Is Exercise Giving You a Headache?
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February 2019

Is Exercise Giving You a Headache? 

When it comes to reasons for not working out, the excuses are endless: You don’t have time. The gym is too expensive. You can’t find your running shoes. Your workout gear doesn’t match. 

Woman frowning with her hand to her head

Hey, we’ve all been there. But for some people, exercise is a literal pain—in the head. Exercise headaches can leave you craving your couch. Here’s what you should know about them, how to reduce your risk of getting one, and what you can do if one strikes.

All about that ache

An exercise headache starts during or after activity. You’re more likely to get one while you’re sweating it out during high-intensity aerobic activities such as running and weightlifting.

While doctors aren’t sure of the exact cause of these headaches, they may be linked to the increase in blood pressure in your skull that occurs during exercise. Exercise can also trigger migraines in some people who are susceptible to them. 

Other factors may increase your risk of getting an exercise headache, including:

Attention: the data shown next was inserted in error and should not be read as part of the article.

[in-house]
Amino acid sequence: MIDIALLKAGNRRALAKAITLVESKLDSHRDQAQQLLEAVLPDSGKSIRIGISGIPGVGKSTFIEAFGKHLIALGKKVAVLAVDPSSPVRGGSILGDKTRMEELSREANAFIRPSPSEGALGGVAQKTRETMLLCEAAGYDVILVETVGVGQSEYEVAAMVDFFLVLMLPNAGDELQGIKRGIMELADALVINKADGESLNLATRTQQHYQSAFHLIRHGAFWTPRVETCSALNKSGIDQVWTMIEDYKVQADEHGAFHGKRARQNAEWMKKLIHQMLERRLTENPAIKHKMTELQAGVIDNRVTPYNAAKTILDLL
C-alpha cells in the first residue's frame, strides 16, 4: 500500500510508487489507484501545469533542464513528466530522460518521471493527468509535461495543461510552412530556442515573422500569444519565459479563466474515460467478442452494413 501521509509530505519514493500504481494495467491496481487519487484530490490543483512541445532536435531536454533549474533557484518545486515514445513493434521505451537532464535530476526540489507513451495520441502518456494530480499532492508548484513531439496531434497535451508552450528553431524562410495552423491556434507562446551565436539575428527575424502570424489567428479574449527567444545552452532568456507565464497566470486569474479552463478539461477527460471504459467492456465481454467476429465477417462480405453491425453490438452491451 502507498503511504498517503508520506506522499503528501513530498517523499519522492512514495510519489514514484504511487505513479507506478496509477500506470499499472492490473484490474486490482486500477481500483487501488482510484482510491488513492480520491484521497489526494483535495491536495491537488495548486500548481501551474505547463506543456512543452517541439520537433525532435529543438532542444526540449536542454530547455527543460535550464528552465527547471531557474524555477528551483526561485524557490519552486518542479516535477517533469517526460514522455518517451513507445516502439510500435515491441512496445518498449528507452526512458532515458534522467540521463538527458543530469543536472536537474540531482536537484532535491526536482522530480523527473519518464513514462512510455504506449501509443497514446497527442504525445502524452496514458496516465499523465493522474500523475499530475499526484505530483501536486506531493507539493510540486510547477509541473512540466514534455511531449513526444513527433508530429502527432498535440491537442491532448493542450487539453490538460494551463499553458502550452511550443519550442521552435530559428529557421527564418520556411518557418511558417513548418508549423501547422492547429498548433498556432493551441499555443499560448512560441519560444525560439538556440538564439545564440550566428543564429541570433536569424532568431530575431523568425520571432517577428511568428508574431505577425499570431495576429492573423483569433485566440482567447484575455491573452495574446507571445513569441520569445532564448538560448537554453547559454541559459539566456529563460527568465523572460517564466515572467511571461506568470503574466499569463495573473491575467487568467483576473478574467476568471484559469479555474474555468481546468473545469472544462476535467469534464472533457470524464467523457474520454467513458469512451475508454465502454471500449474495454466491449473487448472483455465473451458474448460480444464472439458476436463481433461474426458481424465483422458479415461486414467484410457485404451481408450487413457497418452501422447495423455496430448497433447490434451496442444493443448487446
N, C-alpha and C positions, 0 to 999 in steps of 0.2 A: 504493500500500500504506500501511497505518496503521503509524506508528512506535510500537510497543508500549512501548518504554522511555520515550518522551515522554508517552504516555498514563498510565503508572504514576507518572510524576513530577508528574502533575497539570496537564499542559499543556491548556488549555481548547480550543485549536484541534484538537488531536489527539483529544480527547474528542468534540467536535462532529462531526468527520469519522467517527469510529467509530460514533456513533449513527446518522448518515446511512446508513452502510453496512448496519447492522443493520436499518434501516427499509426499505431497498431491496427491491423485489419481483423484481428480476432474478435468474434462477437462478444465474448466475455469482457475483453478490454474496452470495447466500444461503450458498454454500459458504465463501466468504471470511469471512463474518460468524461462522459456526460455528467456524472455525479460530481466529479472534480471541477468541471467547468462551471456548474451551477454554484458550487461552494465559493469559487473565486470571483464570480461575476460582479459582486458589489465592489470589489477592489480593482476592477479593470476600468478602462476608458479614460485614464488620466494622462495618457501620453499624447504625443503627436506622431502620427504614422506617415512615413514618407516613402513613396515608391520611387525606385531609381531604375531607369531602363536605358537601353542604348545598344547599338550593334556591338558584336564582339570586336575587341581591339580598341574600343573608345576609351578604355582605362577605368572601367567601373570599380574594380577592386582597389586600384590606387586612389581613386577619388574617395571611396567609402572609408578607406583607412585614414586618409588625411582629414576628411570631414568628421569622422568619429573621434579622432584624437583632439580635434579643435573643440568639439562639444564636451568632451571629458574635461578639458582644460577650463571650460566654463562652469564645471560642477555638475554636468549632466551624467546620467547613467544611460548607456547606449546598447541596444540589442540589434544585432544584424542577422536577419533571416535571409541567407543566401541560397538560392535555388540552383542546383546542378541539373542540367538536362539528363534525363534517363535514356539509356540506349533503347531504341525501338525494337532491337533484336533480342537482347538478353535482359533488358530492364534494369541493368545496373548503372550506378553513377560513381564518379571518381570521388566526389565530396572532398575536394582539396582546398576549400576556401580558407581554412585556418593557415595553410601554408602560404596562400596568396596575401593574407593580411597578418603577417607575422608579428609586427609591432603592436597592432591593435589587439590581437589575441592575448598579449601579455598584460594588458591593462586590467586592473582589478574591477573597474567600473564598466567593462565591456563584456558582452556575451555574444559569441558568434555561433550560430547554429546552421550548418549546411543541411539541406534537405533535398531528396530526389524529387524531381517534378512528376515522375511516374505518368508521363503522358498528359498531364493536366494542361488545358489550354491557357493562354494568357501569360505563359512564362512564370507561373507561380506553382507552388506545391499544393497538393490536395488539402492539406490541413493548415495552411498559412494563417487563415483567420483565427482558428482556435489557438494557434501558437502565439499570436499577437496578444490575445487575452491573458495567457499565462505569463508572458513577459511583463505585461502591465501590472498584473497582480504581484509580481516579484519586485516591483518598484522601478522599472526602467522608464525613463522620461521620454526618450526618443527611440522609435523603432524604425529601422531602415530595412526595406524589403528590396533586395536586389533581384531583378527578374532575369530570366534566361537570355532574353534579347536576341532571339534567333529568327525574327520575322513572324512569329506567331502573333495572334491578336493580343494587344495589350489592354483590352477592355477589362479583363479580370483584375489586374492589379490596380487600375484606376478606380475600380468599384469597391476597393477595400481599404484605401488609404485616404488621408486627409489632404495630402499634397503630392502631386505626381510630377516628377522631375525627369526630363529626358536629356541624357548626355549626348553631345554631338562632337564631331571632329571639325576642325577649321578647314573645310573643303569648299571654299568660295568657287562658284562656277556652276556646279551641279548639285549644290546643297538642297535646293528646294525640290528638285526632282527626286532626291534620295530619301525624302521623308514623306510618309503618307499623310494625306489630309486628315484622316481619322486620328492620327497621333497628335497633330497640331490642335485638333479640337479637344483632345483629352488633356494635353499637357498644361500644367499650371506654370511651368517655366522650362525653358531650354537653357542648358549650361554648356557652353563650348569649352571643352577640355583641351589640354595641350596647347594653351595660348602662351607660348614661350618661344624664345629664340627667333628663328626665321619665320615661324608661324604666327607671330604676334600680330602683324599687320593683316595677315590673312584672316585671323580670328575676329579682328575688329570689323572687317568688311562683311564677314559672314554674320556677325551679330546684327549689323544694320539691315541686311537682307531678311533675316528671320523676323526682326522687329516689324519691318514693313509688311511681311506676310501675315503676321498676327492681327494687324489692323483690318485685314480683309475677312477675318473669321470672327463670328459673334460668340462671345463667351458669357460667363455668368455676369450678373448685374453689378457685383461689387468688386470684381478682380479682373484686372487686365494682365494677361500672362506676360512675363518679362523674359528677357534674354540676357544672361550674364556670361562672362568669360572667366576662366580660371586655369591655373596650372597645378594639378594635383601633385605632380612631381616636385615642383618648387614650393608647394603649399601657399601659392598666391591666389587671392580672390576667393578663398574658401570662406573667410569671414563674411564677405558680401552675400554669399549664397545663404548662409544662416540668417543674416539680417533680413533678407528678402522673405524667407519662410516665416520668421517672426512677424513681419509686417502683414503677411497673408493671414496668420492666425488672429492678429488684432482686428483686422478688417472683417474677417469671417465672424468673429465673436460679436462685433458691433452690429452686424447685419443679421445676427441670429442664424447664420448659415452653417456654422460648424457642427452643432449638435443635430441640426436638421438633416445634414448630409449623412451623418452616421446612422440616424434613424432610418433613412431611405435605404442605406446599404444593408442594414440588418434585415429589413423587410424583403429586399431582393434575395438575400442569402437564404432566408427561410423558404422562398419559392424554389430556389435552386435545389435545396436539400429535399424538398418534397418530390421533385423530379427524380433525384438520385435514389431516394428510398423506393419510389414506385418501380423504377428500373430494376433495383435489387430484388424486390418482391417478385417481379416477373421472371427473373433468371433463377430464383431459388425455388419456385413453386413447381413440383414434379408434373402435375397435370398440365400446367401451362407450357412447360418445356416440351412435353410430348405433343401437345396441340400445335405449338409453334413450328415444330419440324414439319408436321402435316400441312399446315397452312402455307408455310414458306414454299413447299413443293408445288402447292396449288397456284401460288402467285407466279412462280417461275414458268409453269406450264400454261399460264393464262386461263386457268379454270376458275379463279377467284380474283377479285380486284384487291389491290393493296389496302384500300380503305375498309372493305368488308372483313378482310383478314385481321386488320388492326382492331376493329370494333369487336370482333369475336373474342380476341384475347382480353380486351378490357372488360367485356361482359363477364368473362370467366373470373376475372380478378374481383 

• Fatigue

  • Extreme exercise

  • Insufficient warm-up

  • Extreme heat or cold

  • Dehydration

  • Hypoglycemia, or low blood sugar

  • Exercising at high altitudes 

Pain, pain go away

To feel the burn without feeling the pain in your head, make sure you’re well rested and correctly fueled and hydrated before you hit the gym. Warm up to let your body get ready for the demands of exercise, especially if you’re working out in hot or cold weather. 

If you do get an exercise headache, back off. Take a break or try less intense exercise. If you’re training for an event or need to maintain your exercise routine, talk with your doctor about medicines that can help prevent the pounding pain. 

Exercise headaches often go away without treatment within 3 to 6 months. But if this is new to you, talk with your doctor to rule out other potential causes.

 

Headache help

The National Headache Foundation has more information on the different types of headaches.

Online Medical Reviewer: Gonnella, Joseph, MD
Date Last Reviewed: 1/21/2019
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